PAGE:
Sundance 2021

Mass review – a powerful and harrowing study of grief

Jason Isaacs and Martha Plimpton are phenomenal in director Fran Kranz's debut drama about the aftermath of a school shooting

It is far too easy to read over the details and speculations surrounding any number of mass school shootings in the US. The whole world can zoom in on the chronology of the tragedy, but seldom does the camera linger on the grief, the desperate emptiness of those who have been left behind.

Dollhouse actor Fran Kranz makes his debut as a writer-director with Mass, a stark and harrowing showcase of the pain and guilt between two sets of parents dealing with the traumatic years after the fact: Jay and Gail’s son was killed, Richard and Linda’s son was the shooter.

The two couples are meeting in a conference room in a local church to finally speak to what happened head-on. Kranz allows the scene play out in real time, as the conversation unspools in its entirety: small talk and plant exchanges give way to searing confessions and accusations, and all the messy and impossible questions and thoughts that come in between.

It’s an acting showcase like none other – one that naturally carries the entire film. Jason Isaacs and Martha Plimpton play Jay and Gail, their debilitating grief, almost numb with yearning, goes from guarded and polite to corrosive as the conversation eventually becomes a lot less polite. Plimpton in particular is astonishing: no melodrama or excess, but enough of a force of nature to shatter every window in the room.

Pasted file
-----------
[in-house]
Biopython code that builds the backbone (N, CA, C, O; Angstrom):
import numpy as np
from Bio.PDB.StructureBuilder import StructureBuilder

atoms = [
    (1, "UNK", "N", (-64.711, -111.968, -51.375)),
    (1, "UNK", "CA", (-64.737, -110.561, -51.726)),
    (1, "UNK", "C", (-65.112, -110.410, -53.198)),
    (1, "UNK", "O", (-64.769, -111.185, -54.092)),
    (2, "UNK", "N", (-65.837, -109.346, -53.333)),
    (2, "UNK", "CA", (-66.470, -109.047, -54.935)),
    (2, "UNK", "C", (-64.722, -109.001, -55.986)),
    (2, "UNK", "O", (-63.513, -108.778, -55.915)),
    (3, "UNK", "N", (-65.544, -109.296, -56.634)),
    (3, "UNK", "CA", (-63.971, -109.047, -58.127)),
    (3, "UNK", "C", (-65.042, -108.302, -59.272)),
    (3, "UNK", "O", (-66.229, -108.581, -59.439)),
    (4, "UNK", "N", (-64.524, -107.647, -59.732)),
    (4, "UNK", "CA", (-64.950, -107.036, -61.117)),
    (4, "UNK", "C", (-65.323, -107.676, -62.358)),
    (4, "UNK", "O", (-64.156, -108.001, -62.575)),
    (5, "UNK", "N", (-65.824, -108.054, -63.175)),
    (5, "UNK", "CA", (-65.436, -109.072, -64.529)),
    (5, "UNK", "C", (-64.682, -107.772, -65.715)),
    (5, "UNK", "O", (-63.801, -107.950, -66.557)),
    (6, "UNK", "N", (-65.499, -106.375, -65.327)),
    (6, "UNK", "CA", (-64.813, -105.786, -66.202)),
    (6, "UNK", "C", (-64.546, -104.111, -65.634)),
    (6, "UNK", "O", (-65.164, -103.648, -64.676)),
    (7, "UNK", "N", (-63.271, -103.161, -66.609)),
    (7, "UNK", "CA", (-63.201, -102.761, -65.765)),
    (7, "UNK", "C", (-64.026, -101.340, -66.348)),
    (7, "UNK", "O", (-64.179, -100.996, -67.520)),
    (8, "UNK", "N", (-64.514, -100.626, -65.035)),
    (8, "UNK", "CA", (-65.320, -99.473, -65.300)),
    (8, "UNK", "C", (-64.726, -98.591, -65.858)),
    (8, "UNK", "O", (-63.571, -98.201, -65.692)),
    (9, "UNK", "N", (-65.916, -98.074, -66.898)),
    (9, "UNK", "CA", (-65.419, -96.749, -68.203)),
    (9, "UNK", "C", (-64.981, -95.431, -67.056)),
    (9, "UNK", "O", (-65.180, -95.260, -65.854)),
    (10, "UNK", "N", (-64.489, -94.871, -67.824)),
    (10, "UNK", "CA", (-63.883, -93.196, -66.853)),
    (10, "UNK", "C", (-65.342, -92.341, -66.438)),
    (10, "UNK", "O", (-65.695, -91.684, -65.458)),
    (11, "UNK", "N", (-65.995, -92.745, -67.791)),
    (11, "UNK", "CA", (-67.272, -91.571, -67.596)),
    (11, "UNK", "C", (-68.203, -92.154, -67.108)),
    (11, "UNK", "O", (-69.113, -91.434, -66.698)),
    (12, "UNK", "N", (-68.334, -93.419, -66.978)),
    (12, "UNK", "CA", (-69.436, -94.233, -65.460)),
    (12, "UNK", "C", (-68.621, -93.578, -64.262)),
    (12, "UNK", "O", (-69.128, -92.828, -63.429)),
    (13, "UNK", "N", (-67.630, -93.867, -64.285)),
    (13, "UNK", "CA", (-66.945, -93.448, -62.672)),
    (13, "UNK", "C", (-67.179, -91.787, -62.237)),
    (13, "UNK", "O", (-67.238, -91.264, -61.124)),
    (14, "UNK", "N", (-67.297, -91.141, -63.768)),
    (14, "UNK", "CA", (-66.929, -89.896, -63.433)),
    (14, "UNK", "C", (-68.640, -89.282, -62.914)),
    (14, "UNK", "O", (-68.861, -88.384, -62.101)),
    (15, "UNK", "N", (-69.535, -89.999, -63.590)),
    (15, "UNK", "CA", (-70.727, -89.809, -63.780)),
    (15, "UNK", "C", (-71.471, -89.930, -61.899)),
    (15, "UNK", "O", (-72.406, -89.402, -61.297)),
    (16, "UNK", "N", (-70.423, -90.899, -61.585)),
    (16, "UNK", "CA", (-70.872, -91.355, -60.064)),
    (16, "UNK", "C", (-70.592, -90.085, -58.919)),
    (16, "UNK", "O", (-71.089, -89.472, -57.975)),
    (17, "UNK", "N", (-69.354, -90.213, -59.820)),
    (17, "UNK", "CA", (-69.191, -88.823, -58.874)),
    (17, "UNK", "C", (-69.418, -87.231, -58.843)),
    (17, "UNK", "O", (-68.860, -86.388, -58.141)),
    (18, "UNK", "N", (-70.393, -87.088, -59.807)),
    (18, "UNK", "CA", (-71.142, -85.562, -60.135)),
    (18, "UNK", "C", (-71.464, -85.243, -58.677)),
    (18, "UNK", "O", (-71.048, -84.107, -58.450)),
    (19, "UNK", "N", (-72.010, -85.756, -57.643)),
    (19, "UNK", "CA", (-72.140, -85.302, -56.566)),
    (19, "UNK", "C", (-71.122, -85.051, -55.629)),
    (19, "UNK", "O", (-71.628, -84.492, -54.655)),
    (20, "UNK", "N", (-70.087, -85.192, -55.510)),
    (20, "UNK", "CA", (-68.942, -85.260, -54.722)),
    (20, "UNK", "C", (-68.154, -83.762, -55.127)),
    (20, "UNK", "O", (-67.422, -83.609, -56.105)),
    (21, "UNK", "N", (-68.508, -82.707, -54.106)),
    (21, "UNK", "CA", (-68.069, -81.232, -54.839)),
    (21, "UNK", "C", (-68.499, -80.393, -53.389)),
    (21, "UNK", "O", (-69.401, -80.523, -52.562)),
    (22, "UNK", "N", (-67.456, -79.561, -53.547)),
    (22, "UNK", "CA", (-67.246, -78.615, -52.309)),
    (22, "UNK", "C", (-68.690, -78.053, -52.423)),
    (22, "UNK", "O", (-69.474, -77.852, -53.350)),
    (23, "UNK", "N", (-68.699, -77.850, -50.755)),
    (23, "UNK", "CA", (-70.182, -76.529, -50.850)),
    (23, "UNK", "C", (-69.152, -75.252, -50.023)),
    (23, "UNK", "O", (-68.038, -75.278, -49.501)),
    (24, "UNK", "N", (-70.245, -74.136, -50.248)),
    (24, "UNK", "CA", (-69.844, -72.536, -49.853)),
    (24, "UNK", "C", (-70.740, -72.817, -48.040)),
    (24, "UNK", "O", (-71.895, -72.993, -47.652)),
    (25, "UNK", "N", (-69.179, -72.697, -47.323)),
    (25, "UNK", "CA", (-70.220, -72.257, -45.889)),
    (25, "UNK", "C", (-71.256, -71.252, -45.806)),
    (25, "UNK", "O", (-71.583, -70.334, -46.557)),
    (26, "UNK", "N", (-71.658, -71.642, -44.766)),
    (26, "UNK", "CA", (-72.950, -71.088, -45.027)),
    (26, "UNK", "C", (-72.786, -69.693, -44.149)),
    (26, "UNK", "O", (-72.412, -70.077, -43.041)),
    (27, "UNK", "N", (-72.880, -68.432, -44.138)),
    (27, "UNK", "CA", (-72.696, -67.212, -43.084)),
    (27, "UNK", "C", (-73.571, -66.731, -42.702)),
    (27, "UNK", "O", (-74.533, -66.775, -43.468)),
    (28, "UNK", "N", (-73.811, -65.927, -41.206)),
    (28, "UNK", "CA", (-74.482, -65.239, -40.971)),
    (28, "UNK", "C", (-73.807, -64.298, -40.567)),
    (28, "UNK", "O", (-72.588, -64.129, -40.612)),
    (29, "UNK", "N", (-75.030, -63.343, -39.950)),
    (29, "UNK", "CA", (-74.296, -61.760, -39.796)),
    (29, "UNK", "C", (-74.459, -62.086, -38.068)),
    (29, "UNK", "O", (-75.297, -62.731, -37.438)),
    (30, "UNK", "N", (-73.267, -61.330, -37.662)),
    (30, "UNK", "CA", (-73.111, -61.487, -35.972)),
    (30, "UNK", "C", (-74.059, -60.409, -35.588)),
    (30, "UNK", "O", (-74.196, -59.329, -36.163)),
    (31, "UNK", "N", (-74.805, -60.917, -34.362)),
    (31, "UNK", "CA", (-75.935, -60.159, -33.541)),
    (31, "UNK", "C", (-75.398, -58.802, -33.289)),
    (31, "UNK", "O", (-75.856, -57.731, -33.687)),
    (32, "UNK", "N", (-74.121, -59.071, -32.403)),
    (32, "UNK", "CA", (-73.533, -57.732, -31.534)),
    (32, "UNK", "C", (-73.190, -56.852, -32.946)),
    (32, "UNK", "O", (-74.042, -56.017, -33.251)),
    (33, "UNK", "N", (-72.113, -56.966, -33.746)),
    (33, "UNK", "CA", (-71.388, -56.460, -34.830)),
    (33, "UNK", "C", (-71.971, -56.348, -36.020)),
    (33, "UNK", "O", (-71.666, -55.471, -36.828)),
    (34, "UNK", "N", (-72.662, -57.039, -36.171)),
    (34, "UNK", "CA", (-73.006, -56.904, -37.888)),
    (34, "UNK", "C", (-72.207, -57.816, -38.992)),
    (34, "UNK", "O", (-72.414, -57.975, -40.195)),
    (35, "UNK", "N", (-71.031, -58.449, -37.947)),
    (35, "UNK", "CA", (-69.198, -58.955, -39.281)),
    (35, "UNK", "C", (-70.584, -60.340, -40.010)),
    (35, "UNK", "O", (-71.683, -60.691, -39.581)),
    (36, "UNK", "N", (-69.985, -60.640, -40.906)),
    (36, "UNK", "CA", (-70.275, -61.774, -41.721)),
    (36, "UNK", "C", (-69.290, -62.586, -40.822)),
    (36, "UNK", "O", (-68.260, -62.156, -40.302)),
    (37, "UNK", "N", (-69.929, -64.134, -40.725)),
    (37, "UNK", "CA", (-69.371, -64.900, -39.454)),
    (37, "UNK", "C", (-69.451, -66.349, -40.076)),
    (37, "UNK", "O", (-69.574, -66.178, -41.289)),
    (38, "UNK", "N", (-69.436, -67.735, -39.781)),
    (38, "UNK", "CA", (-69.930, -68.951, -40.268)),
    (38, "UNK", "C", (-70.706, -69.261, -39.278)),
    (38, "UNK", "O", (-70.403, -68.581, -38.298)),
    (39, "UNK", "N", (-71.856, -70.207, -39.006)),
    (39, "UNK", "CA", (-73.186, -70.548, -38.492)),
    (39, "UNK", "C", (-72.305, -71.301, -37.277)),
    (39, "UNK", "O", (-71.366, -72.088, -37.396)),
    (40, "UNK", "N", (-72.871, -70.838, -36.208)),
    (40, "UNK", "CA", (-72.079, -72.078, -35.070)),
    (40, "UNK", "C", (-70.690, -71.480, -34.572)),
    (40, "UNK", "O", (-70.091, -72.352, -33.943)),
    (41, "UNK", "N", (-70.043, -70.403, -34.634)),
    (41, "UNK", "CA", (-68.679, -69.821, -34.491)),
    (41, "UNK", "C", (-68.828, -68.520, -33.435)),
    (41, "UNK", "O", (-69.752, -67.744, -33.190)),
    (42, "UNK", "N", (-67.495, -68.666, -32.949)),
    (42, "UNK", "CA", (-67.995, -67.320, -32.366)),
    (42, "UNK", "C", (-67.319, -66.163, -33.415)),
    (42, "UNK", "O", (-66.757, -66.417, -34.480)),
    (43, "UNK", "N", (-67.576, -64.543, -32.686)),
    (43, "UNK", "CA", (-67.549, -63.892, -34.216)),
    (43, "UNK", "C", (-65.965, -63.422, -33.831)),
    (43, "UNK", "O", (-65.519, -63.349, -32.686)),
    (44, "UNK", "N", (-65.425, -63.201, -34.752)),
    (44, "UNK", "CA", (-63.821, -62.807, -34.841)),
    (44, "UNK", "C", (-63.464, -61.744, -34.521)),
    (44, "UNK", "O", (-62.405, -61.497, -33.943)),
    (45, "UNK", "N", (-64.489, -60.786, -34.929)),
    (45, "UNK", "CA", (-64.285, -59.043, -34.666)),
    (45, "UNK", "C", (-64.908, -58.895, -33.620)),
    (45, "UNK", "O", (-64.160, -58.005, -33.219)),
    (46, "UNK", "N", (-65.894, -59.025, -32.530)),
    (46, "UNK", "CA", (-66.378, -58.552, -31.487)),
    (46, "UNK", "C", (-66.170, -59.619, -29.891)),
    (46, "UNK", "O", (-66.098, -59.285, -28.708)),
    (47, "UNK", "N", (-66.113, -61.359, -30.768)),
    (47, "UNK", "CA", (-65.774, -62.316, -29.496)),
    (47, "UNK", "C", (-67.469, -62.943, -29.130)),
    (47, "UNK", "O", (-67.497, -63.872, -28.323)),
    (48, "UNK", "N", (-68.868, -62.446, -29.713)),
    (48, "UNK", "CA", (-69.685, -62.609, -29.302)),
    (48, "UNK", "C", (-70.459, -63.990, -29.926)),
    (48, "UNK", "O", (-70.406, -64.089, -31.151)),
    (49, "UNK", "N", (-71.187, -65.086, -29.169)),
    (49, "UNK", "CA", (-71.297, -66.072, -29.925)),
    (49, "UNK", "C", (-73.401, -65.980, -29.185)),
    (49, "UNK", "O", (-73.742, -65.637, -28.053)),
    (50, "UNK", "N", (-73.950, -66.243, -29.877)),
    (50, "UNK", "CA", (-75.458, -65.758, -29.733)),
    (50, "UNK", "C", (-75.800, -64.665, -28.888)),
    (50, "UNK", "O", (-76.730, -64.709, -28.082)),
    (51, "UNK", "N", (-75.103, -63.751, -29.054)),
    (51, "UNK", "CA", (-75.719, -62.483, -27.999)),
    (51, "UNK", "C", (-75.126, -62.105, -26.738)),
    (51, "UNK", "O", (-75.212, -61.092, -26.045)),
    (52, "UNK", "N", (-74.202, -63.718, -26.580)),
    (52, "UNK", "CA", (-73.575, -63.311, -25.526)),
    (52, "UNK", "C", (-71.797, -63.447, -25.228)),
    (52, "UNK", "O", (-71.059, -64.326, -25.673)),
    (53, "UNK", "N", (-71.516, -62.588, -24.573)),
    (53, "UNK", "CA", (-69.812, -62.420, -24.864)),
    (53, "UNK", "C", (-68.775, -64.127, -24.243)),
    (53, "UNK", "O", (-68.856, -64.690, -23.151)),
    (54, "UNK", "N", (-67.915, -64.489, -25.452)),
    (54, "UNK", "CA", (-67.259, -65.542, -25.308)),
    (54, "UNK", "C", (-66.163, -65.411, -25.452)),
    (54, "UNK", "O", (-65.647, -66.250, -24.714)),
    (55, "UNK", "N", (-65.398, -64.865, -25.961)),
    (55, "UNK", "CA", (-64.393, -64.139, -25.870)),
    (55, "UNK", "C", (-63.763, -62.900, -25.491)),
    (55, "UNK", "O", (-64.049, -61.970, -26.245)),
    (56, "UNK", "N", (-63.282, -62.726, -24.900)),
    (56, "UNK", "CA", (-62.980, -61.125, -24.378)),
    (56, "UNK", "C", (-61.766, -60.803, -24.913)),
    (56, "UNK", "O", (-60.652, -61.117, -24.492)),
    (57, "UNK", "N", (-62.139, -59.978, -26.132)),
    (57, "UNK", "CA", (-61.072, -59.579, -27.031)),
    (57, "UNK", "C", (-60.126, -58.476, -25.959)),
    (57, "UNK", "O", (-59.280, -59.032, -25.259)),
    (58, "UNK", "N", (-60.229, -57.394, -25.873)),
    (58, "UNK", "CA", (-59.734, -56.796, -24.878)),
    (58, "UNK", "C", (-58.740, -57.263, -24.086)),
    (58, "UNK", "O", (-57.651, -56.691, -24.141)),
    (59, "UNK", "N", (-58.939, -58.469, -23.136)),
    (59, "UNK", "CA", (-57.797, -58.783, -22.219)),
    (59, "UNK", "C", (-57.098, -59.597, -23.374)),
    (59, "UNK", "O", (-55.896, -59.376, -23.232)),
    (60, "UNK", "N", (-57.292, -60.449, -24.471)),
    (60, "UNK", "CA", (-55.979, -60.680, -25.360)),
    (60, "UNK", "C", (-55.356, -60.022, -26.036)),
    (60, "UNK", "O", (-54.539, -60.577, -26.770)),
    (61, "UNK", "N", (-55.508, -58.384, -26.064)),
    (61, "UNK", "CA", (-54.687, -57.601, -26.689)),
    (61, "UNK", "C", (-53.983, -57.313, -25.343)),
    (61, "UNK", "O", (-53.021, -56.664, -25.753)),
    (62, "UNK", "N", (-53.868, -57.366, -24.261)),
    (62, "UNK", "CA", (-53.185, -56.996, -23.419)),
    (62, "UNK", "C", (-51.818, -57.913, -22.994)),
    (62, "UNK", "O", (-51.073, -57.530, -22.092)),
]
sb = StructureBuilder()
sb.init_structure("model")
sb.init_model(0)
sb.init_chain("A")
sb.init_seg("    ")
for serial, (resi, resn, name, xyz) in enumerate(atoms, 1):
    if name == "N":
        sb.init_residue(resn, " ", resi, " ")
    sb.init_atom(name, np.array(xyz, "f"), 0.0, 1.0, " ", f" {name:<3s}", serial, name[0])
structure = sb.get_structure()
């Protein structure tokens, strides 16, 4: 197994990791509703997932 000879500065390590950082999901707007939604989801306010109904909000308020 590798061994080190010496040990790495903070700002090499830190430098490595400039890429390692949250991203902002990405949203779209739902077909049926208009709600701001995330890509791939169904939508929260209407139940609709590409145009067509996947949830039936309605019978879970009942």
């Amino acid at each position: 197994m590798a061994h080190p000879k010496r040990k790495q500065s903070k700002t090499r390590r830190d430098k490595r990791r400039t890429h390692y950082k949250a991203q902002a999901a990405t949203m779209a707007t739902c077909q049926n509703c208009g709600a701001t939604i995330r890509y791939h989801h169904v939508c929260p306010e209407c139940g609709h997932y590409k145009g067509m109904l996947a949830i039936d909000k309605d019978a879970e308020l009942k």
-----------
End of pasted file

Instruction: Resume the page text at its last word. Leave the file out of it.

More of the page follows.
As Richard and Linda, Reed Birney and Ann Dowd deal with the more contradictory devastation that comes with the guilt and confusion of the person you’ve raised committing the most unforgivable act, while still processing the fact that you once loved them more than anything in the world. Birney is chilly, almost clinical, well aware of the questions and insults the couple opposite them might have. Dowd is, as ever, impossibly good: she bottles the contradictions of a loving, cautious mother and the woman who raised a murder with heartbreaking vulnerability.

On paper, the dialogue-heavy Mass could have been a stage play, and so might have suffered from some kind of sterility on screen, merely watching the back and forth between these four people in this beige room. But Kranz and his actors have struck gold: there’s a fire burning, a sense of electricity coursing through the stares of every parent, which gives the silences all the more weight whenever the words stop. In the rare cutaways to a world that, against all odds, is still spinning, we watch the specks of dust sparkle in the air of the room, and notice how the wind gently sways in the tall grass outside.

There are thankfully no distasteful flashbacks or vulgar dramatisations of the details of the events. Mass is more careful than that, and more surprising: you know what a conversation, a confrontation looks like. You know the beats, the staging, the reasoning. What we get instead is something singularly affecting, a glimpse behind the curtain at the intricacies of the fallout that rarely make the headlines. It takes extreme sensitivity to do a subject like this justice, to give the audience something that's moving but also distinctly true. Mass is never easy – but that's the point.

Mass was screened as part of the Sundance Film Festival 2021. A UK release date is yet to be announced.

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